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Neal’s Reconciliation Plan Lets Investment Managers Keep Their Tax Loophole

in Sludge
on September 14, 2021

In 2007, House Ways and Means Committee Chairman Rep. Richard Neal (D-Mass.) was an original cosponsor of a bill that would have closed a tax loophole that lets investment fund managers pay the lower capital gains tax rates on the income they earn from the fees they charge their clients. The capital gains tax rates of 15 or 20% are usually offered as an incentive for people who take the risk of investing their own money, but the loophole allows investment managers to use the lower rates even though it is their clients’ money that is being invested, not their own. 

During the 2008 election cycle, Neal began collecting much larger sums of campaign money from the securities and investment industry than he had in any of his previous elections, and he never again signed onto the bill, although it has been introduced in nearly every Congress session since. 

Now, Neal is leading his committee in designing the tax aspects of the Democrats’ reconciliation package, and he is still not getting back behind closing the loophole.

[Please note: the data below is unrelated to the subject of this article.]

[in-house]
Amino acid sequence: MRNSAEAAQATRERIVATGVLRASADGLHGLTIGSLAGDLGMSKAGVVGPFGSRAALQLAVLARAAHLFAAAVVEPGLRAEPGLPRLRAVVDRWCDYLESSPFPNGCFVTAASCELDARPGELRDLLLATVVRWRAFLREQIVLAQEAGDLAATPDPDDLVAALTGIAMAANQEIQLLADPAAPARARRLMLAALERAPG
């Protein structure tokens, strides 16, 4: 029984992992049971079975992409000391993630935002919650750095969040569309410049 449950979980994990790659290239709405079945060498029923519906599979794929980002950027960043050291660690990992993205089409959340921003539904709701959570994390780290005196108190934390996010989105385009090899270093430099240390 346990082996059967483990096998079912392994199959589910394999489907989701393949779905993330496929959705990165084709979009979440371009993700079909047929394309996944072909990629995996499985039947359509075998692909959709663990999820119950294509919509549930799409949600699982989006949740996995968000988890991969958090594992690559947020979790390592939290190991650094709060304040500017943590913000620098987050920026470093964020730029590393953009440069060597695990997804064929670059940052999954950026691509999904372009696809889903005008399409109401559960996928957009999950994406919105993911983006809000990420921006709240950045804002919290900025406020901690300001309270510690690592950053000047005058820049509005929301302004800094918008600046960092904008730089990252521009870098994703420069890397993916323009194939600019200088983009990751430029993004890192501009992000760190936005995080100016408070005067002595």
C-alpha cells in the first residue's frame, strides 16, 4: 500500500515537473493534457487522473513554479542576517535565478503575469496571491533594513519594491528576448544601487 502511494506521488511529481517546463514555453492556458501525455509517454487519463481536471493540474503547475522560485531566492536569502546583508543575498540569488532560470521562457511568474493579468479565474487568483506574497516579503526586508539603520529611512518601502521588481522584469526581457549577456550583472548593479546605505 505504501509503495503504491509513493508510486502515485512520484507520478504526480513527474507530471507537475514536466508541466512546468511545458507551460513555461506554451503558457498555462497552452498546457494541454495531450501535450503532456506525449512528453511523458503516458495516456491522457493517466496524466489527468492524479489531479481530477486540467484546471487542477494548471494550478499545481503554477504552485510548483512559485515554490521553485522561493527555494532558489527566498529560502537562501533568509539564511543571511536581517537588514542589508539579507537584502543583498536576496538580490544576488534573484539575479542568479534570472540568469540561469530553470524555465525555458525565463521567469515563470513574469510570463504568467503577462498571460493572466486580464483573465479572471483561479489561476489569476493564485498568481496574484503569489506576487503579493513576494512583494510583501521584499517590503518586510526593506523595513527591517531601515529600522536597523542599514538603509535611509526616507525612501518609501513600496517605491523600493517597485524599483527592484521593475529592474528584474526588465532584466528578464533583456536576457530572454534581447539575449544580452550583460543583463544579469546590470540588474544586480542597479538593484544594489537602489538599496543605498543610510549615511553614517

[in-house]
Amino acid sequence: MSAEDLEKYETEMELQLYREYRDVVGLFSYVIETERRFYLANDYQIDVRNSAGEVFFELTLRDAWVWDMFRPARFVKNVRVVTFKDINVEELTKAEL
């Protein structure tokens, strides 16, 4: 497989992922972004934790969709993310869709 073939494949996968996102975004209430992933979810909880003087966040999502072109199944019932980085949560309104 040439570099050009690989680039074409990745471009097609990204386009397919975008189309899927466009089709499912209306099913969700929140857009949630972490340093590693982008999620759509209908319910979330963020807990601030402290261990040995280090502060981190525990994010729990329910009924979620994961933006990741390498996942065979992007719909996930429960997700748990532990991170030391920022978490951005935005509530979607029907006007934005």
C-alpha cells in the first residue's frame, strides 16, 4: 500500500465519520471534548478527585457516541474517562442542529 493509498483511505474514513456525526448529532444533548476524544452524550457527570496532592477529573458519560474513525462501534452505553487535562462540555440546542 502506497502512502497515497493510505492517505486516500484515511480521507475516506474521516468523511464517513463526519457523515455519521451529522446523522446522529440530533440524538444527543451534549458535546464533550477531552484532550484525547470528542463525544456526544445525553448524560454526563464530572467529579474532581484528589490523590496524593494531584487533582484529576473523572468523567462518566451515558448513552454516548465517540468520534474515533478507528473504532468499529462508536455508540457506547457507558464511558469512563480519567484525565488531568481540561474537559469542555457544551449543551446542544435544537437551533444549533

Closing the so-called carried interest loophole is not included in the committee’s proposal, according to the section-by-section summary. A committee spokesperson told Slate reporter Jordan Weissmann who asked why the carried interest loophole was not addressed in the bill that it was because they did not believe it could pass the House. “Seems telling that they aren’t even trying to make an argument on the merits,” Weissman wrote on Twitter. 

Neal’s Senate counterpart, Senate Finance Committee Chairman Ron Wyden (D-Ore.), recently introduced legislation to close the loophole, and the measure appears in a document from Finance Committee Democrats of policy changes that may be included in the committee’s portion of the reconciliation bill. President Biden called for the loophole to be eliminated in April, according to a White House fact sheet.

As shown clearly in the Explore Campaign Finance tool, which creates visualizations of OpenSecrets’ industry and sector-tagged campaign contribution data, Neal began taking much more money from the finance sector and the securities and investment industry in particular in the 2008 election cycle. The data displayed only reflects contributions received before February 2016: 

In the 2020 election cycle, Neal received the most corporate PAC donations of any House member with nearly $2.9 million, according to OpenSecrets. The securities & investment industry has been his second-highest career donor, with over $1.6 million raised. Last year, after taking in maximum donations from multiple private equity executives, Neal killed a bipartisan agreement to end the practice of surprise medical billing in a backroom deal that was called a win for healthcare providers.